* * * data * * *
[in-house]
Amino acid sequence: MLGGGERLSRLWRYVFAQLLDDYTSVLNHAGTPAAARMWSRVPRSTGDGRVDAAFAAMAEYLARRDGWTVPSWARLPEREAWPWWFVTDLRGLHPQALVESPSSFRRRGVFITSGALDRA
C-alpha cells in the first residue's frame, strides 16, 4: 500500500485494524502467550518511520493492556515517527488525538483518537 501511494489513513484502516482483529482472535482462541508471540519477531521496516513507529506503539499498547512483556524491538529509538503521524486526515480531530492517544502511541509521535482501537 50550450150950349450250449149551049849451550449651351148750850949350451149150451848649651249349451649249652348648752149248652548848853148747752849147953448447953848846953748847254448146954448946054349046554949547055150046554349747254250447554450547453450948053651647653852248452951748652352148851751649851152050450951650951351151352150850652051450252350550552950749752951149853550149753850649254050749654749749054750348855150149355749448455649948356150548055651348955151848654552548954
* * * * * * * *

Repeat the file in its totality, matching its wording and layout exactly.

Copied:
[in-house]
Amino acid sequence: MLGGGERLSRLWRYVFAQLLDDYTSVLNHAGTPAAARMWSRVPRSTGDGRVDAAFAAMAEYLARRDGWTVPSWARLPEREAWPWWFVTDLRGLHPQALVESPSSFRRRGVFITSGALDRA
C-alpha cells in the first residue's frame, strides 16, 4: 500500500485494524502467550518511520493492556515517527488525538483518537 501511494489513513484502516482483529482472535482462541508471540519477531521496516513507529506503539499498547512483556524491538529509538503521524486526515480531530492517544502511541509521535482501537 50550450150950349450250449149551049849451550449651351148750850949350451149150451848649651249349451649249652348648752149248652548848853148747752849147953448447953848846953748847254448146954448946054349046554949547055150046554349747254250447554450547453450948053651647653852248452951748652352148851751649851152050450951650951351151352150850652051450252350550552950749752951149853550149753850649254050749654749749054750348855150149355749448455649948356150548055651348955151848654552548954